This Thanksgiving, my wife’s family had a reunion spanning four generations as we honored her immigrant, Norwegian heritage. It was a glorious reunion as cousins saw cousins they had not seen in years and grandchildren met each other for the very first time. As we relived and reclaimed our family’s story, our Thanksgiving prayer began with a reading of Psalm 92: “What a beautiful thing, God, to give thanks!”

Sadly, before the sun had set on Thanksgiving Day my email was abuzz with money chatter as our culture turned its focus from giving thanks to Black Friday deals and Giving Tuesday’s charity choices. How is it, I asked myself, that within a few hours we as a nation so quickly pivot from gratitude to greed, from giving to getting?

Giving Tuesday is about much more than a charity or church “getting the money!”  Giving Tuesday is a time for your organization to give testimony; to give thanks and tell stories of lives changed because of what you do.  It is as you tell stories that touch hearts and minds that something redemptive happens.  Your stories become an invitation to people to partner with you in your mission as they make your story, their story. As a donor, when I wake up to the reality that in my giving I am part of a something bigger than myself,  gratitude and joy begin a tap-dance in my soul.

In his book Leadership is an Art, the recently deceased Max DePree writes: “The first responsibility of a leader is to define reality. The last is to say thank you. In between the two, the leader must become a servant and a debtor.”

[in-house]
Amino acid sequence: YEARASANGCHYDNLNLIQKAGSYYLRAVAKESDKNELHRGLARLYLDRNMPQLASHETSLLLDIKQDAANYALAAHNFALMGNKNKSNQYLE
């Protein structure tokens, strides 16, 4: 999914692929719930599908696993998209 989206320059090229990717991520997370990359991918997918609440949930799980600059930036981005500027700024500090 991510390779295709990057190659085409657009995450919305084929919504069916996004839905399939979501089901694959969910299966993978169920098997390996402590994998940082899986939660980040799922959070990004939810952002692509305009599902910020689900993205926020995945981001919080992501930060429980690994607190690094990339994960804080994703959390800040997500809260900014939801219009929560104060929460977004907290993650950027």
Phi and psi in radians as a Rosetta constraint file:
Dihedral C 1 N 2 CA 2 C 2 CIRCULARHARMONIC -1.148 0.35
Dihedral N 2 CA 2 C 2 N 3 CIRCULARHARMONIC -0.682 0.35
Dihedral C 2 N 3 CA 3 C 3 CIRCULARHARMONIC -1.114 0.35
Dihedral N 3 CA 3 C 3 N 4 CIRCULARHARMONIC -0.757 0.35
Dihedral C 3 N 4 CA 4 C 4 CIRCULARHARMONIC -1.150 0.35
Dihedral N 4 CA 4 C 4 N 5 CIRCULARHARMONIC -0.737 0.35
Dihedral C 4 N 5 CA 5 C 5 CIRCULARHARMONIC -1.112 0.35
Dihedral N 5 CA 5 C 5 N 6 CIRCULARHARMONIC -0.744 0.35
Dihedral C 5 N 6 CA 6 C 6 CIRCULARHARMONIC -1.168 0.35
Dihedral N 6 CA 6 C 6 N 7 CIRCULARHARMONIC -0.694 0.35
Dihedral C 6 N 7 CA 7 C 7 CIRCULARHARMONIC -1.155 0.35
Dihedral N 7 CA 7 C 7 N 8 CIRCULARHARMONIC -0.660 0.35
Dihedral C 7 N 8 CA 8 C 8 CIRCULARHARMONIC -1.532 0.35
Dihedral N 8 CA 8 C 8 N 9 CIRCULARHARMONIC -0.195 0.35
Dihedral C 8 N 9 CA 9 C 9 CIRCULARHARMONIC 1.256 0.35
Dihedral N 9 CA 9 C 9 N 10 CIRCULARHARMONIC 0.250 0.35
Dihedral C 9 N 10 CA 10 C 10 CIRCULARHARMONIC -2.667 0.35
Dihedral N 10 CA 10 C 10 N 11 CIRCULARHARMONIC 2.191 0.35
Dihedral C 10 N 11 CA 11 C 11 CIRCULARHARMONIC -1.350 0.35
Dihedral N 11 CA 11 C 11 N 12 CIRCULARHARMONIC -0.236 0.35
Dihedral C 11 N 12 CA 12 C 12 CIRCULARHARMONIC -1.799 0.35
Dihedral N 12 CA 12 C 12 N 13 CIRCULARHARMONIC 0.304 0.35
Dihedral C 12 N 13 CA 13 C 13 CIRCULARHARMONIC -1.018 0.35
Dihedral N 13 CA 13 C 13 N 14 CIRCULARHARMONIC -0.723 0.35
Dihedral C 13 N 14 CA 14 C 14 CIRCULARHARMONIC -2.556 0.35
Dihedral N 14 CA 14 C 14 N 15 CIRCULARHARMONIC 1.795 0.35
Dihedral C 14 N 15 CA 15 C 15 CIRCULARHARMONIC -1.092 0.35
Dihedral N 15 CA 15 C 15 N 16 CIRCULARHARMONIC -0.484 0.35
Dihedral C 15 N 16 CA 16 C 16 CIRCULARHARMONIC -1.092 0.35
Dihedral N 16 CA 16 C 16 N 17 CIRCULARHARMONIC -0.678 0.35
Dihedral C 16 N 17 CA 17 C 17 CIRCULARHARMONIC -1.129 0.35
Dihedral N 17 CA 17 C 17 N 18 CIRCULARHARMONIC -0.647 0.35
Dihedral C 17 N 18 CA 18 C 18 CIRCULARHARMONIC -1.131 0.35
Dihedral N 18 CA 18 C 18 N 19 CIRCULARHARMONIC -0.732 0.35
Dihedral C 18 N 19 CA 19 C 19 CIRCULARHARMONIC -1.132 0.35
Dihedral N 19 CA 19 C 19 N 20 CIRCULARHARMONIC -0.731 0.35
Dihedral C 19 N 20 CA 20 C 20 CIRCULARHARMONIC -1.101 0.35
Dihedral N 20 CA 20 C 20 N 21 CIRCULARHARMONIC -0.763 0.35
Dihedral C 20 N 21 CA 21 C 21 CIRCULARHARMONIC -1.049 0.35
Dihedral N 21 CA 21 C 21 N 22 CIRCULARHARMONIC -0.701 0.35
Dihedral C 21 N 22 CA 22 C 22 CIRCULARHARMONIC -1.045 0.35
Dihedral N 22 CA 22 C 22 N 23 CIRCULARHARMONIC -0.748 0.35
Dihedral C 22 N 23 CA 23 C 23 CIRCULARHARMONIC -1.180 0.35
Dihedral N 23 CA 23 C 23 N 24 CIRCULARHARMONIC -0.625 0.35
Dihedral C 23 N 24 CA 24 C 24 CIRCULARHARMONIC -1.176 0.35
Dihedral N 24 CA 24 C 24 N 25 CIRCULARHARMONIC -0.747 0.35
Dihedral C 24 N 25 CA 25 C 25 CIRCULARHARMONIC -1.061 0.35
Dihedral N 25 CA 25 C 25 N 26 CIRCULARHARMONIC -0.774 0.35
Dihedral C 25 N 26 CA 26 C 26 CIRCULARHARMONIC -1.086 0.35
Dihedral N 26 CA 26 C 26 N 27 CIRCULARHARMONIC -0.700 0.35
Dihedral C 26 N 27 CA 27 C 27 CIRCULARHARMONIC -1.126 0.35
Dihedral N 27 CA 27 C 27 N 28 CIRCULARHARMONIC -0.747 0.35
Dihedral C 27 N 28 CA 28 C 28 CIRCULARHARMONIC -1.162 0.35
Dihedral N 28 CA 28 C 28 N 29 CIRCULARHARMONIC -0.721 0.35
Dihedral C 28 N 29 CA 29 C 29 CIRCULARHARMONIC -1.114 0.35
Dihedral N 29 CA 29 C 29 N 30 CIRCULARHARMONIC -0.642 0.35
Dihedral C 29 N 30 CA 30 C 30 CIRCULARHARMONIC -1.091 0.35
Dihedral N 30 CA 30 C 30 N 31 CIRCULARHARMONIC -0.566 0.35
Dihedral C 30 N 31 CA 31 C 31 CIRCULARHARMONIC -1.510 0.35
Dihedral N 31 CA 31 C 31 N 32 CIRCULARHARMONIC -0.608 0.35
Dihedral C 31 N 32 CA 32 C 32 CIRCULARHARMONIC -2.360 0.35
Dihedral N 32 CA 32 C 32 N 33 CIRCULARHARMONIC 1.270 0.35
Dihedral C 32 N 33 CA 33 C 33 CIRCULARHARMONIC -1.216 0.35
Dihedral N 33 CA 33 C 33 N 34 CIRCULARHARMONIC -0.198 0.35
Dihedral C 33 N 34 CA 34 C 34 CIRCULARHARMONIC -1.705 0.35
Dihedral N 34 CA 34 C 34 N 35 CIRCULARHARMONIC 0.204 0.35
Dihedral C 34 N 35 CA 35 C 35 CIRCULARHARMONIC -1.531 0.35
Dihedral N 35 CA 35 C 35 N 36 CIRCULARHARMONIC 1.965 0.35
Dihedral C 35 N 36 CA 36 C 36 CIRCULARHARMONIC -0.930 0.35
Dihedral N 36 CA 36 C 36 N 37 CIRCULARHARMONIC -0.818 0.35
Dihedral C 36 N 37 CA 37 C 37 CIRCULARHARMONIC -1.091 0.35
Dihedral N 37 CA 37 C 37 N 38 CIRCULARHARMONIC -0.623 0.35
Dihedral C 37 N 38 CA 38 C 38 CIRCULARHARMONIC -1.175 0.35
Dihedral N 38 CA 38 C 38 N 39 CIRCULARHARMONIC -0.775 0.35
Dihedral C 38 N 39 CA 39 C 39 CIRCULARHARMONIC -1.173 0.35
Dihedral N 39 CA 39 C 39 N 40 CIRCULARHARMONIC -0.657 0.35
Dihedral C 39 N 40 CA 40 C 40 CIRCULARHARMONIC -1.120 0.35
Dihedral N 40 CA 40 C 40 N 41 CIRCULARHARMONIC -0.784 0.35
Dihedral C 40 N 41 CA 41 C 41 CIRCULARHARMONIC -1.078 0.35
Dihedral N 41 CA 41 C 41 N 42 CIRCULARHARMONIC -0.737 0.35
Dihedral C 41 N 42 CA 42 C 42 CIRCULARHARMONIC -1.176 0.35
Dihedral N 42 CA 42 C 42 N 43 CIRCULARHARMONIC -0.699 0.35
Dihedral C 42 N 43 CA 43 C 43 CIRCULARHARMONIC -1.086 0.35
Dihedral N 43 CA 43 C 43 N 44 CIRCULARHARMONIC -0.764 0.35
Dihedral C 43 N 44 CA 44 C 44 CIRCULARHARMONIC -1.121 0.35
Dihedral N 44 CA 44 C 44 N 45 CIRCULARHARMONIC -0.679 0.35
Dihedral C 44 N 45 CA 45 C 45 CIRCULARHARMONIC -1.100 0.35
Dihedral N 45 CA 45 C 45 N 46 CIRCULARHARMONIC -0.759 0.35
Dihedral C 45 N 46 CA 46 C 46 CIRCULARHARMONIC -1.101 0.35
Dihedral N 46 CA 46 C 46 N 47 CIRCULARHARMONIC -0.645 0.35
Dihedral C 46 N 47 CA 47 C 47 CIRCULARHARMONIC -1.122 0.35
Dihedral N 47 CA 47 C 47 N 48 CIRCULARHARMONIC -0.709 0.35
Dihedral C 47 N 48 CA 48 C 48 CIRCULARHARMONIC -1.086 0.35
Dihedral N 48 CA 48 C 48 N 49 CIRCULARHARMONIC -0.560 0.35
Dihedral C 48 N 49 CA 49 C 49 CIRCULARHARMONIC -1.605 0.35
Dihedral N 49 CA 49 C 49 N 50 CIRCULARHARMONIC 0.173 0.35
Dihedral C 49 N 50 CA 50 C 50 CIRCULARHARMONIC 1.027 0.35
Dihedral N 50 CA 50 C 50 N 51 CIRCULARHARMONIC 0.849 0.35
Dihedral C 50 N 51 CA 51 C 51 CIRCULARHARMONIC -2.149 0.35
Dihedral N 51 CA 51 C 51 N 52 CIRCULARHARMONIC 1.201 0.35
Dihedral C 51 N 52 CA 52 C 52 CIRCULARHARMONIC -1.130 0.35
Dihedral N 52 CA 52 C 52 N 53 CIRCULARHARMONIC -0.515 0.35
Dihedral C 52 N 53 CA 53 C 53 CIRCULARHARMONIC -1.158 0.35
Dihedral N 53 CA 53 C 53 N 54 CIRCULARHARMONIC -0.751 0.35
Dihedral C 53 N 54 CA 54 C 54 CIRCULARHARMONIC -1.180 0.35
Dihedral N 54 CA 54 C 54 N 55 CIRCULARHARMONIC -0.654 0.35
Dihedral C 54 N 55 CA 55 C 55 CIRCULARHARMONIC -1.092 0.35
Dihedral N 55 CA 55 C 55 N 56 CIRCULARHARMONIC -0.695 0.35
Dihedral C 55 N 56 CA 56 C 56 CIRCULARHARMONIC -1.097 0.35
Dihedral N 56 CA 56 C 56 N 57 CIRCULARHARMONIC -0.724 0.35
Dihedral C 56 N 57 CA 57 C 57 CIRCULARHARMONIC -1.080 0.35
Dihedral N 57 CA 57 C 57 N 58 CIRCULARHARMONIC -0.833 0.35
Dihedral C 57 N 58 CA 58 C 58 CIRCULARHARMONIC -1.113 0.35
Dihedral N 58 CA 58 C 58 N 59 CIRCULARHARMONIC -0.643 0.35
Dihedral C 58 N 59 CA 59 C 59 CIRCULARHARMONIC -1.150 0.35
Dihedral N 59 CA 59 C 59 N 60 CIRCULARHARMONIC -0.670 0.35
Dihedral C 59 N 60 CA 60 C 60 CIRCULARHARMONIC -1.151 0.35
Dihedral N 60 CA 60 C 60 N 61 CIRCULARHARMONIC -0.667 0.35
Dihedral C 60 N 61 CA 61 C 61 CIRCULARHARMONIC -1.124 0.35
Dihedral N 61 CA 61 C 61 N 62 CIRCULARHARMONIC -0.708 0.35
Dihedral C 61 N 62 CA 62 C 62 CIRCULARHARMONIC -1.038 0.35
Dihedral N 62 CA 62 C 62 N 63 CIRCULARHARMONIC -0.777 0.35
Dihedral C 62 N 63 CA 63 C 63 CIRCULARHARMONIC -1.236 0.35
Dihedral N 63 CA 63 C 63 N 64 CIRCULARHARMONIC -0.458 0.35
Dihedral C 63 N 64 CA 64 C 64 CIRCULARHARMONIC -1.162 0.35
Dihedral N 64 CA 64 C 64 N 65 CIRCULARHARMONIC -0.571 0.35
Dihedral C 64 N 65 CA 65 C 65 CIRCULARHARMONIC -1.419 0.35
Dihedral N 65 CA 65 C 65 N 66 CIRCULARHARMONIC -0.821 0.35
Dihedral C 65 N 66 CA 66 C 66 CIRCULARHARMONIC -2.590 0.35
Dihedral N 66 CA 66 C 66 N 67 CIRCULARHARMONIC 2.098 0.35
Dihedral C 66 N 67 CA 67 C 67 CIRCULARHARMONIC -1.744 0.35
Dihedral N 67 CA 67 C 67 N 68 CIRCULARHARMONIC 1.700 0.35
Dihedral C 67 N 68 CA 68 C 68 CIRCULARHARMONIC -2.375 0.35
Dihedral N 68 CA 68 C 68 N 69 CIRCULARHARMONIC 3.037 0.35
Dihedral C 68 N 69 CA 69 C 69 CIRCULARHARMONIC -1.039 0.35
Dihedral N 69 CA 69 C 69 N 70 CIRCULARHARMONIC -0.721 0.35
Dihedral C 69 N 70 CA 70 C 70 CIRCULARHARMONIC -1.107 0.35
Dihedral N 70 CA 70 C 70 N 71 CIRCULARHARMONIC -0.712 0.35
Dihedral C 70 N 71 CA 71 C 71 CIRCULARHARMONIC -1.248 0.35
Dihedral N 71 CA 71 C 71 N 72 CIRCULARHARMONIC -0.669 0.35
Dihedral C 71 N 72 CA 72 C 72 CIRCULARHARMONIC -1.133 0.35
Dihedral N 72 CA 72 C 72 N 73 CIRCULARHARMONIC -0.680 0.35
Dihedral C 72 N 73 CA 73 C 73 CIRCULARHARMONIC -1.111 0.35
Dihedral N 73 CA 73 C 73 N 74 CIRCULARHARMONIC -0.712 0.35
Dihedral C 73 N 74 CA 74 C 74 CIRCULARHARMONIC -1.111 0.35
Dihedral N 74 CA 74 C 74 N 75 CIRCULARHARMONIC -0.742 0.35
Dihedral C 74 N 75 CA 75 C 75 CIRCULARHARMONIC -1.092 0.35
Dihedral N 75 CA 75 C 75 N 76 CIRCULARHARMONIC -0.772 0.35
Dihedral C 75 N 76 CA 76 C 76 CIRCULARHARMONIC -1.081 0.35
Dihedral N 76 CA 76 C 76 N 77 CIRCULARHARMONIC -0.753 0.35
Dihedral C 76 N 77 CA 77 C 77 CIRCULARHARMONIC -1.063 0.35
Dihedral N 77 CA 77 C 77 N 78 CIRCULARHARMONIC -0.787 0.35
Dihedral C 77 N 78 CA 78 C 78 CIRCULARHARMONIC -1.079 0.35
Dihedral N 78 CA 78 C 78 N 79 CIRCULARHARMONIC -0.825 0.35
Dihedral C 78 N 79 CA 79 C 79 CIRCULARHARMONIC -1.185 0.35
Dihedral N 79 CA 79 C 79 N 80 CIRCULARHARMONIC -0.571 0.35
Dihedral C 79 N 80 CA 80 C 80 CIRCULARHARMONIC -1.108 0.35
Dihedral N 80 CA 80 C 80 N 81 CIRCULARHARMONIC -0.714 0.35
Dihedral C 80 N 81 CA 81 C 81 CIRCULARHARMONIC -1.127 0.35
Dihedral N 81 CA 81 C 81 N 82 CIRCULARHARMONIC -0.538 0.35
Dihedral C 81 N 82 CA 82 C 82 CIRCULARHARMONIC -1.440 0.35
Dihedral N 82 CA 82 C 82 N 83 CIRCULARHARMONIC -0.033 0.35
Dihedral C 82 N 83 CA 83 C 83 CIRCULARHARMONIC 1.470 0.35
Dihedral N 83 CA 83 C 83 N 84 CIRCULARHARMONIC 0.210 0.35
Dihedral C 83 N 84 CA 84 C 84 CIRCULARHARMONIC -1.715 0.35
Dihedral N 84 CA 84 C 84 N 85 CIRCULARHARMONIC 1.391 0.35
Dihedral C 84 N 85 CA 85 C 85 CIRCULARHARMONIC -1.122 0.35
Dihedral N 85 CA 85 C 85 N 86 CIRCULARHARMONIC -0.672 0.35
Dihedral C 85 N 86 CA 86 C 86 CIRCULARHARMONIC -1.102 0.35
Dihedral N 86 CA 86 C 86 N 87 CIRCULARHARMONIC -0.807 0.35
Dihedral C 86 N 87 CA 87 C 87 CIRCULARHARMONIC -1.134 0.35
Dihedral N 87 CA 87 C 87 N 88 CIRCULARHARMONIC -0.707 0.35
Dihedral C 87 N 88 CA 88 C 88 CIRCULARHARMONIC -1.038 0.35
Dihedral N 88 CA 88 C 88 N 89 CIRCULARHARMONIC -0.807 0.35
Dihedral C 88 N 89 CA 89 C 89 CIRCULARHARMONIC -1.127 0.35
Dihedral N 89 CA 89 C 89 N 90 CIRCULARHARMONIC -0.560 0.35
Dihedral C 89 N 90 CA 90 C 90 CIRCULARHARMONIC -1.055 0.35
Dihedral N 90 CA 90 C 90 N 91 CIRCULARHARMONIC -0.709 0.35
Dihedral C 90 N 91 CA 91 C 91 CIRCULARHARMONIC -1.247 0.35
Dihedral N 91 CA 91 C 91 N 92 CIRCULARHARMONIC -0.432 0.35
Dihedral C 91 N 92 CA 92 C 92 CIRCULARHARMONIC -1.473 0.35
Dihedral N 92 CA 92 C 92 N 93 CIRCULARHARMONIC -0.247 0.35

Giving Tuesday is a reminder that in fundraising we are both servants and debtors. The nonprofit world exists to serve humanity.  In turn, every nonprofit and religious community is a debtor to its partners who give that together we may serve. How then, do we say thank you to those who have chosen to partner with us because they trust and believe in us?  The only response worthy of a givers trust is a personal – and if possible – handwritten “thank you” note.  Gratitude is the most valuable gift we can offer our donor debtors.

Giving Tuesday dances on the heels of Thanksgiving Day. Come Wednesday and the weeks that follow, what will your donors remember about Giving Tuesday? Will they only remember your “ask,” or will they savor the joy of your personal and thoughtful “thank you?”

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